Raila opposes Sh3.7m MPs gratuity
- Proposals by lawmakers to award themselves the hefty amount are unconstitutional, says Prime Minister
Prime Minister Raila Odinga has rejected proposals by MPs to award themselves Sh3.7 million each as gratuity at the end of the current term.
In a letter to Attorney-General Githu Muigai dated May 14, Mr Odinga described as “unconstitutional” amendments to the National Assembly (Remuneration) Act through the Finance Bill 2011 that raised the gratuity paid to each MP to Sh3.7 million from the previous Sh1.5 million.
“The Salaries and Remuneration Commission has brought to my attention the amendments made to the National Assembly (Remuneration) Act through the Finance Bill 2011 authorising humongous payments to all members of Parliament,” he stated.
“These amendments are unconstitutional more particularly because they were done in contravention of the mandate of the said Commission and also in derogation of the Constitutional provisions,” he said.
The PM also ordered Prof Muigai to withdraw the Statute Law (Miscellaneous Amendments) Bill 2012 that seeks to amend the National Assembly (Remuneration) Act which is set for debate this week.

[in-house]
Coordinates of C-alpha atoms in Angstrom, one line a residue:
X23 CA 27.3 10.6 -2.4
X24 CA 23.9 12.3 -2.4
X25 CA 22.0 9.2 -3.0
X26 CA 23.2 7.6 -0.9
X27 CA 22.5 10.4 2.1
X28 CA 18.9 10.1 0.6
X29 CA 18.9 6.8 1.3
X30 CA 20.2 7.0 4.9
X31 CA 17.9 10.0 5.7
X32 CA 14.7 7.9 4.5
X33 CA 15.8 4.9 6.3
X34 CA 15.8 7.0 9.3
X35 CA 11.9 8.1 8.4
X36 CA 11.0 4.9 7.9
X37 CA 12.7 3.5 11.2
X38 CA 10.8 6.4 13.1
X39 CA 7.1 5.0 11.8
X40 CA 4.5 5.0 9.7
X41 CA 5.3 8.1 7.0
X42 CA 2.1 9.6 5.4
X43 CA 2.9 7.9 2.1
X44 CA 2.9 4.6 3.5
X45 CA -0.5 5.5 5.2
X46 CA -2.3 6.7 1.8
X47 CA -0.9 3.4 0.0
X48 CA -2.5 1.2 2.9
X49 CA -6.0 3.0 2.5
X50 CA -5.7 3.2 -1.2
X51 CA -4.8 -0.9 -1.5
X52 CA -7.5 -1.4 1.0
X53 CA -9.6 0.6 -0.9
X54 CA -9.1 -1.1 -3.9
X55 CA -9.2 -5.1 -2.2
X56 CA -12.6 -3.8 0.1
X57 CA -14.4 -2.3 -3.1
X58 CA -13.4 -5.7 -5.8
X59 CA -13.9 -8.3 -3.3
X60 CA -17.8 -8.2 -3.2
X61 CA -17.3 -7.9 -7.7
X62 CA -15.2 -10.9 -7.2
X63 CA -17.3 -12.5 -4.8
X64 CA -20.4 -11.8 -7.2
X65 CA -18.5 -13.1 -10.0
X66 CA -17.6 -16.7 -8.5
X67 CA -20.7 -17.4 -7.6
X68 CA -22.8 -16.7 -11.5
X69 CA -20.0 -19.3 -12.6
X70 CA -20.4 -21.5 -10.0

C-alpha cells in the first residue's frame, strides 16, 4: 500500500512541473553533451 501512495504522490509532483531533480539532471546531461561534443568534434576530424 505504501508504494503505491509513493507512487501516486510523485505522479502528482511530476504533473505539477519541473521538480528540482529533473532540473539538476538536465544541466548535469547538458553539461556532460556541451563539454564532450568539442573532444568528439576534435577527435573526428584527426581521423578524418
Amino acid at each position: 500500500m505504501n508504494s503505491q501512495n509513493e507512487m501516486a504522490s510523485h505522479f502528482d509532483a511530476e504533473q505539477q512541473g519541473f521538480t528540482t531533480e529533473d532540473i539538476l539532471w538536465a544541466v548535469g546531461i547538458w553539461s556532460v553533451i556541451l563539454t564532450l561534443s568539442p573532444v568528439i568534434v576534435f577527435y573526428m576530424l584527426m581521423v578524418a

The Bill proposes to amend the National Assembly (Remuneration) Act to expand categories of members who may receive allowances to include the Deputy Speaker and members of the Speaker’s panel.
Currently, only the chairperson, vice-chairperson and members of the Parliamentary Service Commission (PSC) as well as chairpersons and members of departmental committees are entitled to the allowances. The PSC is chaired by the Speaker.
If adopted, the Deputy Speaker will, for example, be paid Sh200,000 per month as responsibility allowance which, when backdated to July 2008, will see him receive about Sh12 million.
Members of the Speaker’s panel and the PSC commissioners will receive Sh100,000 per month backdated to July 2003, which will eventually see them take home Sh8.4 million.
“The effect of the intended amendment will be to commit the Kenyan taxpayer to pay humongous allowances to certain members of Parliament without following the laid-down constitutional procedure for amelioration of salaries and allowances,” the PM said.
The stand taken by the PM is likely to put him on a collision course with MPs who have in the past risen above party and ethnic differences and unanimously passed amendments that touch on their salaries and allowances.